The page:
Celebrate World Contraception Day!

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Almost all (99%) of women between the ages of 15-44 who have ever had sex have used at least one birth control method. Birth control, sometimes called contraception, is not always about preventing pregnancy. Some people with a uterus use birth control to lessen their period cramps, clear up their skin, or make their periods more regular. But, no matter what someone is using it for, there are many different methods of birth control and each one is different to suit different people! Saturday, September 26, is World Contraception Day -- a great opportunity to learn about all of the options available! And remember, even though all of these methods except condoms are for people with a uterus, it is still important for everyone to know about different birth control options so they can talk to their friends or partners.

Long Term Birth Control Methods

Long term birth control methods last for years but can be removed at any time if someone changes their mind. These methods work the best and are 99% effective at preventing pregnancy. There are two types of long-term birth control methods, IUDS and the Implant. The IUD is inserted into the uterus by a doctor or health care provider in order to prevent sperm from making it to the egg. There are two types of IUDs, some have hormones and one (paraguard) without hormones. IUDS can last for 3-12 years depending on which one is used. IUDs with progestin (hormones) also help to lighten periods or even stop them. One thing all IUDs have in common is that they don’t protect against STDs. You need to use a condom with an IUD to prevent pregnancy and STDs.

The implant is small plastic rod that is inserted in the upper arm by a clinician. The implant can last up to three years. Like IUDs, the implant does NOT protect against STDs. You can use condoms with an implant to protect against pregnancy and STDs.

Hormonal Birth Control
There are four types of hormonal birth control methods -- the Pill, the ring, the shot, and the patch. They are called hormonal methods because they prevent pregnancy with hormones that are released in the body.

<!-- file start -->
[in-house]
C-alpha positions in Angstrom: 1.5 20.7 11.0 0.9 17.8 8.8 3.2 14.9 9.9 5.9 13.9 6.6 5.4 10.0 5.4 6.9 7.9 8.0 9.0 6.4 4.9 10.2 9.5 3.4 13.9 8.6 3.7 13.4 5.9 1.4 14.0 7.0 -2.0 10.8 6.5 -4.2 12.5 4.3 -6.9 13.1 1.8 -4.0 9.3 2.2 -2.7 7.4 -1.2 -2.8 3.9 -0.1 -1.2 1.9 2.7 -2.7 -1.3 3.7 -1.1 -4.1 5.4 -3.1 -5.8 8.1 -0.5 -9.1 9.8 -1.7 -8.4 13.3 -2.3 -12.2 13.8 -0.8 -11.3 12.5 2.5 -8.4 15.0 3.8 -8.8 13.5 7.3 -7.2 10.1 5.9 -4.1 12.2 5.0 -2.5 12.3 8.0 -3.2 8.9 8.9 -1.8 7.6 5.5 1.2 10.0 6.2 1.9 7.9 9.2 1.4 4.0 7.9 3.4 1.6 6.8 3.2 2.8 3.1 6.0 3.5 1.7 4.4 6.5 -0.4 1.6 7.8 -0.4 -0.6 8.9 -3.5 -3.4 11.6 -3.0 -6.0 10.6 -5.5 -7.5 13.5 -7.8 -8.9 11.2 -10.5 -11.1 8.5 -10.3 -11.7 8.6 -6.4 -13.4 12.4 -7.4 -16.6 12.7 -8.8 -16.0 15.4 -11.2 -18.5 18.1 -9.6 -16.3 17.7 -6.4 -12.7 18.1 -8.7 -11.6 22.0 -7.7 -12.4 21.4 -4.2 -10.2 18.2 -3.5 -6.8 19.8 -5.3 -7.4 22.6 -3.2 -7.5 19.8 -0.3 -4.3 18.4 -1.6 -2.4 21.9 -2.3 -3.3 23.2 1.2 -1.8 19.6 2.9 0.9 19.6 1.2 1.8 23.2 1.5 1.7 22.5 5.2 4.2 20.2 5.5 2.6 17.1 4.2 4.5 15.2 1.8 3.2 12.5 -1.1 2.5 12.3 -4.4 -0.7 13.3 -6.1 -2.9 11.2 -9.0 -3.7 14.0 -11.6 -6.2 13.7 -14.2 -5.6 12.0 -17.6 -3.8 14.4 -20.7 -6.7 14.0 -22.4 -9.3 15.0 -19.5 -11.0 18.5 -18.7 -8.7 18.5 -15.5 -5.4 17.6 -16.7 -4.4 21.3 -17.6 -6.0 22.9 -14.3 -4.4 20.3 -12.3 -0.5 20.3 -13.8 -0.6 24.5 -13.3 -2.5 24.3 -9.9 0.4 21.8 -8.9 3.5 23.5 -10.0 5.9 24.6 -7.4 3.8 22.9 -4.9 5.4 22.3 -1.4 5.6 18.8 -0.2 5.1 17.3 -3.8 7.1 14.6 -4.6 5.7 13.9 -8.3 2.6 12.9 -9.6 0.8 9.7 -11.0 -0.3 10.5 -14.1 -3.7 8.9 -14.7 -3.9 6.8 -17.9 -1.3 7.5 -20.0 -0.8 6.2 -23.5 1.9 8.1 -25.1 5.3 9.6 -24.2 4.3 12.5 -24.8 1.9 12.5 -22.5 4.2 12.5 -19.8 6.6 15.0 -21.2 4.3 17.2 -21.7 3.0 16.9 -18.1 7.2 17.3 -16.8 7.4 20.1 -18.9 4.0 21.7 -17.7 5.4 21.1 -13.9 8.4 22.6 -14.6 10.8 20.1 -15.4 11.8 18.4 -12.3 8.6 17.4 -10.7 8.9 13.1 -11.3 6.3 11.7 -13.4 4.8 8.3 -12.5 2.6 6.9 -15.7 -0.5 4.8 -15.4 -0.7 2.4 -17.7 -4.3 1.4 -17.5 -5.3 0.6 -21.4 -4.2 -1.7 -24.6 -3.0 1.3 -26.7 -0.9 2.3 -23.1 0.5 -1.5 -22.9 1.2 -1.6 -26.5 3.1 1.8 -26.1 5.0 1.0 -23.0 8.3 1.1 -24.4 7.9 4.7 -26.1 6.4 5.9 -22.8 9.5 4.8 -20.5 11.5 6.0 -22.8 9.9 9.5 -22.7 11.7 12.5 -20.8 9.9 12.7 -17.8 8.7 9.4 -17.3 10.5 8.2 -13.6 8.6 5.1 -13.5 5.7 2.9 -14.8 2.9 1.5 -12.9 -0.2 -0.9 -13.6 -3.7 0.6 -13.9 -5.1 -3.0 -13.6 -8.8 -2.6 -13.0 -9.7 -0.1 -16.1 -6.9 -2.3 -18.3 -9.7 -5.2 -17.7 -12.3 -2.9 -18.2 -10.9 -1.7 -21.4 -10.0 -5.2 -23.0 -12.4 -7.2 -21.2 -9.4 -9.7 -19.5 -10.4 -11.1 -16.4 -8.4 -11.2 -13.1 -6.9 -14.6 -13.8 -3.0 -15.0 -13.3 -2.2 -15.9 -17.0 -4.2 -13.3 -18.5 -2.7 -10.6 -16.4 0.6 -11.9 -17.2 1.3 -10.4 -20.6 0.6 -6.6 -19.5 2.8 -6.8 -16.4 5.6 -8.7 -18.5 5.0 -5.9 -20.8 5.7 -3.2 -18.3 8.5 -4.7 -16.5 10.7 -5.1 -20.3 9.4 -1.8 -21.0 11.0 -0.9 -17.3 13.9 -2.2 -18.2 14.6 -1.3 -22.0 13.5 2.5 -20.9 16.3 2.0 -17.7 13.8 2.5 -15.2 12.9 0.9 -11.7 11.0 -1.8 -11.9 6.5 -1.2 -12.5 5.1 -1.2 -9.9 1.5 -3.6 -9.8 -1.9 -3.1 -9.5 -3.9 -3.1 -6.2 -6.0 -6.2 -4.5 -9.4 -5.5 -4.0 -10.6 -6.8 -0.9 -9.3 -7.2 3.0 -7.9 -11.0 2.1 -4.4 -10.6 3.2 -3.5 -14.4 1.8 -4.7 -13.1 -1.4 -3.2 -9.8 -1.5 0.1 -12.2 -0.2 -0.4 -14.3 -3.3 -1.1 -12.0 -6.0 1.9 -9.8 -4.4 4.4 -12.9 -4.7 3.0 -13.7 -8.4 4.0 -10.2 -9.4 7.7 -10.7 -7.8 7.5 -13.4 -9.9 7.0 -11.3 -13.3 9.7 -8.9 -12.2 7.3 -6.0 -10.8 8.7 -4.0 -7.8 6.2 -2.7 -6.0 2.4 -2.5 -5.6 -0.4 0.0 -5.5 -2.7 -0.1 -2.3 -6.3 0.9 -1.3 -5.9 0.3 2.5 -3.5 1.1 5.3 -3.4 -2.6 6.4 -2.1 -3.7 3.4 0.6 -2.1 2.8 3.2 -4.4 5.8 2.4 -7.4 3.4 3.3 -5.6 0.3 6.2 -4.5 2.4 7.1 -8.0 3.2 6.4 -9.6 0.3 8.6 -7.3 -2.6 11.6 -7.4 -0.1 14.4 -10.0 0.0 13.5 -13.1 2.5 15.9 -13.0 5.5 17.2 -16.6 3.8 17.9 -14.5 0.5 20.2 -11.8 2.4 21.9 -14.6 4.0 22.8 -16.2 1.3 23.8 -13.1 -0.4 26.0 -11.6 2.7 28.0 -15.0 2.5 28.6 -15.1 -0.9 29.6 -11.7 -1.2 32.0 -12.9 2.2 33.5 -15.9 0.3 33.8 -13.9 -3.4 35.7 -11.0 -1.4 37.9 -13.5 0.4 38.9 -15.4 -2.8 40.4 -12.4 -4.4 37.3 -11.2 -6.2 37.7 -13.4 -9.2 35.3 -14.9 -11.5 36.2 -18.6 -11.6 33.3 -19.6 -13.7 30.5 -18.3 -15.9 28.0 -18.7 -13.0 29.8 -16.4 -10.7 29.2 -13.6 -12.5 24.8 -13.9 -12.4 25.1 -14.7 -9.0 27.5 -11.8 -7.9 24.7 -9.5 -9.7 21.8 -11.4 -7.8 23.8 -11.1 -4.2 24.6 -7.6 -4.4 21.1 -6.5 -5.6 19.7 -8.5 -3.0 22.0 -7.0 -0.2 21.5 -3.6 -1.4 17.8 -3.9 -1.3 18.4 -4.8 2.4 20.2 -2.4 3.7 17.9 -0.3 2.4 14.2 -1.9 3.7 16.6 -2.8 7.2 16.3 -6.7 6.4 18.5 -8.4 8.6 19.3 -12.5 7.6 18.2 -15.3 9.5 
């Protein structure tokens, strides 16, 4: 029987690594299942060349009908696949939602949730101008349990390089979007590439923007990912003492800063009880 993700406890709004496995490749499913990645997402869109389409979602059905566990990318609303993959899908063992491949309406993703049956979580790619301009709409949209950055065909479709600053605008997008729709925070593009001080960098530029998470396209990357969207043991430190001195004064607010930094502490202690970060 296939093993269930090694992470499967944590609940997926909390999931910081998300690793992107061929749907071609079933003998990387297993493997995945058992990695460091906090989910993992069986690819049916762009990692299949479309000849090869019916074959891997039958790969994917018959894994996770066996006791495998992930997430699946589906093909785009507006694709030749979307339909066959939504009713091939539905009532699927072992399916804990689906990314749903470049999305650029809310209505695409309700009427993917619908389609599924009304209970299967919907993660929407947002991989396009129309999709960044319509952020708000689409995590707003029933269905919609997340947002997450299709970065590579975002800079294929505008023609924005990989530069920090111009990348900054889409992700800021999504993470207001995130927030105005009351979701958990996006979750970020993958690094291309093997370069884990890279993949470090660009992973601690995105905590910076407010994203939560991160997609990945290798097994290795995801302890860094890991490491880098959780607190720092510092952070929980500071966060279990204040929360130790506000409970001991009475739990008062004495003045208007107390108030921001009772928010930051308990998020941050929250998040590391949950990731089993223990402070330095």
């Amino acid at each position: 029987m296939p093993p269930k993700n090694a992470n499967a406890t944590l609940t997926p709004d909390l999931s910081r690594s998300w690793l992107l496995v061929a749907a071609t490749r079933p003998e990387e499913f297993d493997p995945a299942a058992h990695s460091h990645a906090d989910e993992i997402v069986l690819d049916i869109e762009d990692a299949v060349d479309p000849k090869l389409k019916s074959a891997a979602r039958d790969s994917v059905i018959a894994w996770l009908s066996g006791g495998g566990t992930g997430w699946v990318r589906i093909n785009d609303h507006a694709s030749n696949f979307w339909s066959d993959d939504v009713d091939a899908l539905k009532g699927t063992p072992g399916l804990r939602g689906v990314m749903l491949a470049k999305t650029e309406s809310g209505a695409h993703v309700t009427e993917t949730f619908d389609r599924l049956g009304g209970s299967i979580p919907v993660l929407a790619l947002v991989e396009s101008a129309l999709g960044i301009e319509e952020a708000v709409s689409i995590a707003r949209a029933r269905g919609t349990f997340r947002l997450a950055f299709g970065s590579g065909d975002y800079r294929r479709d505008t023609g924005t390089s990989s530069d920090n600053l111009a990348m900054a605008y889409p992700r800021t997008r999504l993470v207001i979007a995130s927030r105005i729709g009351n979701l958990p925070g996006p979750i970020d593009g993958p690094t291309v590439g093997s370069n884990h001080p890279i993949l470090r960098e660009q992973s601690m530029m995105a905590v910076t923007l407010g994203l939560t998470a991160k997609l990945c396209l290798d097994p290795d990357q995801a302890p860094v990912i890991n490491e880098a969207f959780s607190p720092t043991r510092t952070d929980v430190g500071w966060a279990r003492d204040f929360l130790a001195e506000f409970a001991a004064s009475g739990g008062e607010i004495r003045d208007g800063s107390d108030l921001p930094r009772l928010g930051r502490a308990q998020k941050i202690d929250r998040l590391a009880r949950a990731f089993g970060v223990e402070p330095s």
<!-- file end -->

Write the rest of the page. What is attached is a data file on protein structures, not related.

• The Pill, which is also called oral contraception because it is taken by mouth, is effective if taken every day.
  • The Ring is a plastic ring that is worn in the vagina and must be replaced every month. It’s sometimes called the NuvaRing.
  • The Shot, also known as the “Depo shot,” is a shot you get four times a year.
  • The Patch is worn on the skin and looks like a Band-Aid. It works for one week. The patch is changed every week except the fourth because that’s when someone gets their period.

All these birth control methods are between 92%-99% effective at preventing pregnancy. Hormonal birth control can be used to make periods regular and make cramps less painful. These methods can cause irregular bleeding or spotting in some people, but if that happens it will disappear over time. All are good at preventing pregnancy, but they do NOT protect someone against STDs. They should be used with a condom to prevent both pregnancy and STDs!

Barrier Methods

Condoms are a type of birth control called barrier methods. There are two types of condoms, one that goes over the penis and the other that goes inside the body and can be used by females or males. Both condoms are known as barrier methods because they block sperm from entering the body, coming into contact with an egg to cause a pregnancy. But that is not the only thing condoms do, they also are a barrier to help protect you from getting sexually transmitted diseases (STDs)! The difference between the external (or male) and internal (or female) condom is that the external condom is put on externally over the penis while the internal condom is inserted internally into the vagina or anus. You can get FREE condoms through TeenSource!

Find a Clinic to Get the Right Method for YOU!

No matter what method you or your partner choose, California teens can get FREE + CONFIDENTIAL birth control care at a clinic near you! Many clinics are now fully operational with safety measures in place, and are taking appointments for in-person visits. Some people might not want to go to a clinic right now because of the COVID-19 pandemic but there are options available for getting care remotely, without having to go to a clinic. Call a clinic near you to find out what options they have that fit your needs.